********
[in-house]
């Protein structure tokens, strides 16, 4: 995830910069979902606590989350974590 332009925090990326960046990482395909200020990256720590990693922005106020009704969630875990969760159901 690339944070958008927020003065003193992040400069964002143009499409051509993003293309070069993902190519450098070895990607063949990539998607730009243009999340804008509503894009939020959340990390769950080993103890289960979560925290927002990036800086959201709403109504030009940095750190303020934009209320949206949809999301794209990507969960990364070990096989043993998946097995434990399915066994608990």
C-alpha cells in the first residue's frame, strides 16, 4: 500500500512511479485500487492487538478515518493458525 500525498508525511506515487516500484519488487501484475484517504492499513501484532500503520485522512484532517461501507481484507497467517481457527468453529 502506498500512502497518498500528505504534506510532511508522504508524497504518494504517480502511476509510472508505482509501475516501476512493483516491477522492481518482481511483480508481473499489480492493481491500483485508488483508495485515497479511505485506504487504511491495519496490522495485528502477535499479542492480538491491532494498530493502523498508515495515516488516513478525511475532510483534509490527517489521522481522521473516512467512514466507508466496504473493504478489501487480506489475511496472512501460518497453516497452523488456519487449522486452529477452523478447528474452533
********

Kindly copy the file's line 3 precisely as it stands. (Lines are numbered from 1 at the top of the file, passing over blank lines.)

C-alpha cells in the first residue's frame, strides 16, 4: 500500500512511479485500487492487538478515518493458525 500525498508525511506515487516500484519488487501484475484517504492499513501484532500503520485522512484532517461501507481484507497467517481457527468453529 502506498500512502497518498500528505504534506510532511508522504508524497504518494504517480502511476509510472508505482509501475516501476512493483516491477522492481518482481511483480508481473499489480492493481491500483485508488483508495485515497479511505485506504487504511491495519496490522495485528502477535499479542492480538491491532494498530493502523498508515495515516488516513478525511475532510483534509490527517489521522481522521473516512467512514466507508466496504473493504478489501487480506489475511496472512501460518497453516497452523488456519487449522486452529477452523478447528474452533